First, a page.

In truth, I found in several years of research, very little of this was true. The codex ended up in the hands of the state of Israel through a series of complicated maneuvers by state authorities – the codex was effectively seized using agents who intercepted a Syrian courier in Turkey. The state protected itself by putting forward a false version of events at a subsequent trial in Jerusalem, records of which were then suppressed. And the striking damage to the codex – some 40 percent of it is missing, including the Torah itself – does not date to the 1947 riot, as the official version would have us believe. The codex was seen whole much later. In fact, there is no evidence that anything significant was missing when it reached Israel in 1957, a fact that was highly awkward and was thus covered up.
The professors at the prestigious, government-funded Ben-Zvi Institute could not publish that story, because it would embarrass the state and because the institute also had to hide a rather shocking and long-concealed scandal in its manuscript collection. The historians were torn between two roles – they were academic scholars whose job it was to tell the truth, of course, but they were also protectors of Israel’s official narrative, of its institutions and leaders. In the story of the codex these roles could not be reconciled, so they chose the latter. The writer they employed to author their book about the codex was, perhaps tellingly, a novelist, a sweet-tempered man who lacked a journalist’s nose for dirt and who was then ably manipulated and censored by the academics who controlled the codex and its story. Continue reading
As a public speaker and comic book educator, people often ask me to recommend comic books or graphic novels of Jewish interest.
Of course, I have to recommend my own graphic novel, Not The Israel My Parents Promised Me, which is just being released. However, all self-promotion aside, I thought I would also take a look at other Israel-themed comix. (Point of clarification: “comix”= comic books, graphic novels, webcomics, zines, etc.)
Some readers might be well versed in this literary nook of novel stories, memoirs, and editorial essays. Joe Sacco’s work with Palestine and Footnotes From Gaza , Miriam Libicki’s Jobnik!, and Sarah Glidden’s How to Understand Israel in 60 Days or Less are well regarded examples of personal accounts of Israel. However, I wanted to share some comix that continue in that vein but also veer into other territories.
Best of Enemies:A History of US and Middle East Relations, Part One: 1783-1953
By Jean-Pierre Filiu and David B. Abrams Books
For a straightforward narrative that also includes some amazing illustration, check out this book. David B. is the artist that brought you Epileptic and his work is amazing. If books like this existed while you were in history class, all those wars, treaties and dead politicians would have made a lot more sense, or at least have more personality. A great book for inquisitive teens interested in history and social critique.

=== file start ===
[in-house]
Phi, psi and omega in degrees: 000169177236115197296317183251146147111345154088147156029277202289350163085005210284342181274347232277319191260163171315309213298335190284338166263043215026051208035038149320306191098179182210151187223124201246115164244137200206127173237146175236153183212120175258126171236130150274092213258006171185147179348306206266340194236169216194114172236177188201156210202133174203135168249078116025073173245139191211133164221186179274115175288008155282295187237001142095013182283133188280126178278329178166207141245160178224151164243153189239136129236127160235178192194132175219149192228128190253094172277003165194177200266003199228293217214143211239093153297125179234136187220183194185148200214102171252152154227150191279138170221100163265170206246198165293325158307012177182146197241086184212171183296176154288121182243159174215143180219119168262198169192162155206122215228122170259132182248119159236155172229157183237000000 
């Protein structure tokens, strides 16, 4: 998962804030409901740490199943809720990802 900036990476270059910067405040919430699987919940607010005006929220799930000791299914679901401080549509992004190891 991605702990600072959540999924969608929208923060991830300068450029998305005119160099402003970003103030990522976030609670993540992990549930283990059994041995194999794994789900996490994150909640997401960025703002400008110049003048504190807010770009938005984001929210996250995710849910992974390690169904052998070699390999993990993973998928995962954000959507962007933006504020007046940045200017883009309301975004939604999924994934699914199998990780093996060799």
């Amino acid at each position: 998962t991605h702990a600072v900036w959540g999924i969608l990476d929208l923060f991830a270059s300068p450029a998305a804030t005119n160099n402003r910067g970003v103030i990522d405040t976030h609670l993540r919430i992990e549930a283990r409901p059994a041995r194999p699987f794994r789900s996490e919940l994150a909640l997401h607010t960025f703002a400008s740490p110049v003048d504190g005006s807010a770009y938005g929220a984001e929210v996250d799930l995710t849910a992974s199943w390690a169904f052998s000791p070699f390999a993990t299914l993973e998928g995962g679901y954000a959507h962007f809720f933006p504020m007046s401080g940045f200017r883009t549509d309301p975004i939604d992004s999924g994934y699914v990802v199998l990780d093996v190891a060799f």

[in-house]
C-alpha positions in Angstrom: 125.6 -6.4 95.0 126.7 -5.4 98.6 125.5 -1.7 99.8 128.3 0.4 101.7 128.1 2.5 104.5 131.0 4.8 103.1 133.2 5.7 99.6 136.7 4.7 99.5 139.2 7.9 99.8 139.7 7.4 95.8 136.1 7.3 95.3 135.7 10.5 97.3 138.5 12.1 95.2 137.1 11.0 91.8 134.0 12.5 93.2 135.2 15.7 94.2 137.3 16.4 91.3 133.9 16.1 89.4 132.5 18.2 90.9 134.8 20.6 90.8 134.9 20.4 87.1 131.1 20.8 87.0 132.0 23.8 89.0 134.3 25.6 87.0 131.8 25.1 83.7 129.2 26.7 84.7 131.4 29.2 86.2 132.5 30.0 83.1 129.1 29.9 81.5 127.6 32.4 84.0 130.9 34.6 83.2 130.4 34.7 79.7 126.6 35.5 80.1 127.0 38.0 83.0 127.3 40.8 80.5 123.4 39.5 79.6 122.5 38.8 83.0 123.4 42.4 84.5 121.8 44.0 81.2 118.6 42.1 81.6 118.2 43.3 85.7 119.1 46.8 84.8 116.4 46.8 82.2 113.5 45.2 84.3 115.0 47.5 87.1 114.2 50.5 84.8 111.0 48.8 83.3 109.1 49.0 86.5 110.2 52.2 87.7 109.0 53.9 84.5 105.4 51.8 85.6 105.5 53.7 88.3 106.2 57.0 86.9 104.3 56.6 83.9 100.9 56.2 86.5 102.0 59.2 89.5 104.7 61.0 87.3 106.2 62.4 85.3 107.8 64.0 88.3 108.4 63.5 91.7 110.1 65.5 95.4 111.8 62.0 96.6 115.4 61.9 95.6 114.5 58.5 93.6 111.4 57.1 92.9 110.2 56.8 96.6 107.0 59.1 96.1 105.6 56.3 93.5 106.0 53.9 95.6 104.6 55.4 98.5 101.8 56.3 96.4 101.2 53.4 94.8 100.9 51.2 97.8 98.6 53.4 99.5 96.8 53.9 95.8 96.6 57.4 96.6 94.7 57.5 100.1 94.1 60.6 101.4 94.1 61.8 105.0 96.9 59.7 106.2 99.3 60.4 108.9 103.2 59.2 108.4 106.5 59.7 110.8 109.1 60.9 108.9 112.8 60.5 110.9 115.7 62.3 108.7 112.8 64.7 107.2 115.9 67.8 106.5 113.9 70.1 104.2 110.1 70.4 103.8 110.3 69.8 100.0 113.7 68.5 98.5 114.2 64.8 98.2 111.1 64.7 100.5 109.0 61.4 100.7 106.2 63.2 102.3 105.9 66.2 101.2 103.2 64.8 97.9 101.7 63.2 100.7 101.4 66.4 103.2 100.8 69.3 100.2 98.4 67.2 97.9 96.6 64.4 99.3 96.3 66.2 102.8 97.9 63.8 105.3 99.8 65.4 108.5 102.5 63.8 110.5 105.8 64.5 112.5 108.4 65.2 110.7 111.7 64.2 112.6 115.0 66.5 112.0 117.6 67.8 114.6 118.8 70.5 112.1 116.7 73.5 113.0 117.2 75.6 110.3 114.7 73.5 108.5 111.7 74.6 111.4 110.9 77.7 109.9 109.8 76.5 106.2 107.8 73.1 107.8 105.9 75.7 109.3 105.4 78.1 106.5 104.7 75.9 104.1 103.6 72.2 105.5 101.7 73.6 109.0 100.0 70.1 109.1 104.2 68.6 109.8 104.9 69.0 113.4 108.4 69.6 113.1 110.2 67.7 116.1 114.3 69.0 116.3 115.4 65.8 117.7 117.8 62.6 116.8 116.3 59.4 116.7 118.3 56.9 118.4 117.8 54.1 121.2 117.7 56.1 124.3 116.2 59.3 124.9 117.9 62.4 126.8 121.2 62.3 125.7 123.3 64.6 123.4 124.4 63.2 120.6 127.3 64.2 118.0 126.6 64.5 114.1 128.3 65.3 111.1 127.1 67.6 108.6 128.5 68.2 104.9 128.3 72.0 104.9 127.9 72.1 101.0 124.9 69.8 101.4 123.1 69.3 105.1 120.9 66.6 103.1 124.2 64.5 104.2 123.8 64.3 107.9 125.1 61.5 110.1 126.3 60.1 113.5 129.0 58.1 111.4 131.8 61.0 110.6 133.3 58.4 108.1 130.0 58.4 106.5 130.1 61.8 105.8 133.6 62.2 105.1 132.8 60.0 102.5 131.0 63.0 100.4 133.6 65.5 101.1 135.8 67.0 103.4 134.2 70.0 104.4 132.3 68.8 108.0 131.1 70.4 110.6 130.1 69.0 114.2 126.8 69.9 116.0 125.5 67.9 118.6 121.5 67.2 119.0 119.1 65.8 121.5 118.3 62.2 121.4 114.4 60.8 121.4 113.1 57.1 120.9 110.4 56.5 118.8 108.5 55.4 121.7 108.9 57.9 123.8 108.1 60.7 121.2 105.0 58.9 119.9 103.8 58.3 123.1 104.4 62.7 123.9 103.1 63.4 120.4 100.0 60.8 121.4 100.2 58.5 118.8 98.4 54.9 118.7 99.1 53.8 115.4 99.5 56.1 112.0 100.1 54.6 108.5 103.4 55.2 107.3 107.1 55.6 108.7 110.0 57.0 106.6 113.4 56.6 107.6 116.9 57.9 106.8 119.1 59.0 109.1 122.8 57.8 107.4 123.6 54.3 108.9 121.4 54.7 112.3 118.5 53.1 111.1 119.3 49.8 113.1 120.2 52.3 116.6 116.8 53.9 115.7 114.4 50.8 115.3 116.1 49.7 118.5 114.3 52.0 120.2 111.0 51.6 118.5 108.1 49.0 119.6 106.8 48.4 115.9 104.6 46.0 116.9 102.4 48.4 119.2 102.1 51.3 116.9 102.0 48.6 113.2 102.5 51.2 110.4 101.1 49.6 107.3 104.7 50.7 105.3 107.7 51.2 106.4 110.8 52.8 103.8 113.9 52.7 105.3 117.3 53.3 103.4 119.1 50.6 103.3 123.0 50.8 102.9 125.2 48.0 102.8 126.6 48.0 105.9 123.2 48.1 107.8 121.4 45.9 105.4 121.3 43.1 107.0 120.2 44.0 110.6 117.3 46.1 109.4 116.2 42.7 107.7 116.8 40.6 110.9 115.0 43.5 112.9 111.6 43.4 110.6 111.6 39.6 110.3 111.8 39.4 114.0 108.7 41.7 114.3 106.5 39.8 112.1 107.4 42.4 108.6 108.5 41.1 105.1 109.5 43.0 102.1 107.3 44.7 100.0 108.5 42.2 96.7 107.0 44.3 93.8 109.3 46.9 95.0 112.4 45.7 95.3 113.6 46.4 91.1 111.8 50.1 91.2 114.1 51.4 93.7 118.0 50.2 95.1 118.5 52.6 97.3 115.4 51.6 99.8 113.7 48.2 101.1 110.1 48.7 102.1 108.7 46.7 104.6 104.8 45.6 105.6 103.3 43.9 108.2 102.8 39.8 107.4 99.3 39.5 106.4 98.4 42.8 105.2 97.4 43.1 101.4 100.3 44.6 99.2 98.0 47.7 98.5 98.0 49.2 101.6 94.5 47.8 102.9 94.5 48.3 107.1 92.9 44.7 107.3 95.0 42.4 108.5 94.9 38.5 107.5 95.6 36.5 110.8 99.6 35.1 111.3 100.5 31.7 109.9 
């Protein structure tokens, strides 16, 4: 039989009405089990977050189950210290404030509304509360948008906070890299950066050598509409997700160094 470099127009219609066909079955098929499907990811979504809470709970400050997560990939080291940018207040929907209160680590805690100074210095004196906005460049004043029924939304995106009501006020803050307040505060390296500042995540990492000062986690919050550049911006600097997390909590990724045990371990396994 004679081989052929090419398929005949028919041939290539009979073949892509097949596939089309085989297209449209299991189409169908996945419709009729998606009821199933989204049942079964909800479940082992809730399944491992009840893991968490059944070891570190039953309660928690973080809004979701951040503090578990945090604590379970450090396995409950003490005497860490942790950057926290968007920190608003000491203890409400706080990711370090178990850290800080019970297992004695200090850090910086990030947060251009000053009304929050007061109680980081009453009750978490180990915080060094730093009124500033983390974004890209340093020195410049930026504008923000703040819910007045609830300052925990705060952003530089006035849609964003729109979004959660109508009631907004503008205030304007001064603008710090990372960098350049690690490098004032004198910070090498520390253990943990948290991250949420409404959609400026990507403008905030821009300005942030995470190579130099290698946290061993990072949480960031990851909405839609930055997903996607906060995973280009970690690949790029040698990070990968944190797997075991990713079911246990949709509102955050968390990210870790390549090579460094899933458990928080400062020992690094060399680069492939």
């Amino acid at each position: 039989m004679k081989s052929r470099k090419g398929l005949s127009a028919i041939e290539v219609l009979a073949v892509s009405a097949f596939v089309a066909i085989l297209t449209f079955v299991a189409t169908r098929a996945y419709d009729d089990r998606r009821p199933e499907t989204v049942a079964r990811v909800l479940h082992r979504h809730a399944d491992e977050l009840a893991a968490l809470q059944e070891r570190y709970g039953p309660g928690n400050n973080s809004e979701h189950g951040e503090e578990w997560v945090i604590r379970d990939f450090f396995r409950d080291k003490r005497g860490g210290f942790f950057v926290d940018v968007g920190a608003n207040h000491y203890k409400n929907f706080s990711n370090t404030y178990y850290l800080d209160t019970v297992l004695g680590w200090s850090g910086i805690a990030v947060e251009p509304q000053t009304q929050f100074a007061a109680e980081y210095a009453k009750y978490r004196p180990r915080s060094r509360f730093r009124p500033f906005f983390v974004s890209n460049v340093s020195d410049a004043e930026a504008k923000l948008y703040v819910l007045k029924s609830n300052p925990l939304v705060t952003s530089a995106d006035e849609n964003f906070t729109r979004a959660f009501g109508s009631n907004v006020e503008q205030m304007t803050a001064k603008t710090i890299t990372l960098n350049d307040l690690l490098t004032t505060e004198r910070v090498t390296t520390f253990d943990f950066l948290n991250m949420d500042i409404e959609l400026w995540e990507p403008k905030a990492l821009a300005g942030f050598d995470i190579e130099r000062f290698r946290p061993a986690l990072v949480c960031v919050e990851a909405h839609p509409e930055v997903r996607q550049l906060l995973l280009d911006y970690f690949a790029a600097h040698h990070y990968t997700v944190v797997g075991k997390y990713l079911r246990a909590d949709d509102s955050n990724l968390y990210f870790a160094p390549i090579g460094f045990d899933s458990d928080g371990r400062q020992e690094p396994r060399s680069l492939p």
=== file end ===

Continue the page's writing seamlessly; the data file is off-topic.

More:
This one is the most intimate and powerful of the bunch. Farm 54 is composed of three semi-autobiographical vignettes that chart an Israeli girl’s growth as an adolescent to young soldier amid the realities of death and war. The book is written and drawn by a brother and sister creative team from Israel. The illustrations are evocative of print making by using a single color offset. The result is simple and stunning sequences that create a visual language that is unique and almost haunting. =”#1″>A great read for open-minded teenage girls and boys.
By Guy Delisle
This book is great for people who have lived in Israel at one point in their lives. I’m not sure if current residents would look so nostalgically at the quirky way that Jerusalem is depicted in this enthralling travel journal by acclaimed Canadian artist/scribe, Guy Delisle. I found the small observations about playgrounds in East and West Jerusalem and the way Israelis treated North Americans who are not Jewish to be fascinating. The book is beautifully crafted and just won big at Angouleme 2012. It might be too dense for most teens, but great for wandering Jews that love to travel.
By Dorit Maya Gur
Created by an Israeli illustrator to defy clichéd depictions of heroes in Israeli culture, Falafel Man is part action and part political satire. With the ability to shoot sizzling hot falafel at his enemies, this super-hero is reminiscent of The Tick and Aqua Teen Hunger Force. The female author attains an impressive level of pubescent crassness usually reserved for thirteen-year old boys. This comic is currently available only in Hebrew. It will be hard to find unless you can get to the great comic book store, Comics and Vegetables in Tel Aviv.
Shirley: A Sex Comedy
By Noa Abarbanel and Amitai Sandy
Part of the Israeli hipster comix collective Dimona, artists Abarbanel and Sandy create a fun and equally bizarre tale that is definitely NSFW and not for kids under 16. However, if you’re the type of parent who is looking for frank and non-exploitive depictions of sexuality and dating dos-and-don’ts, this book is actually quite appropriate. It’s like that TV show Girls, but set in Israel. Versions in English and Hebrew are in print.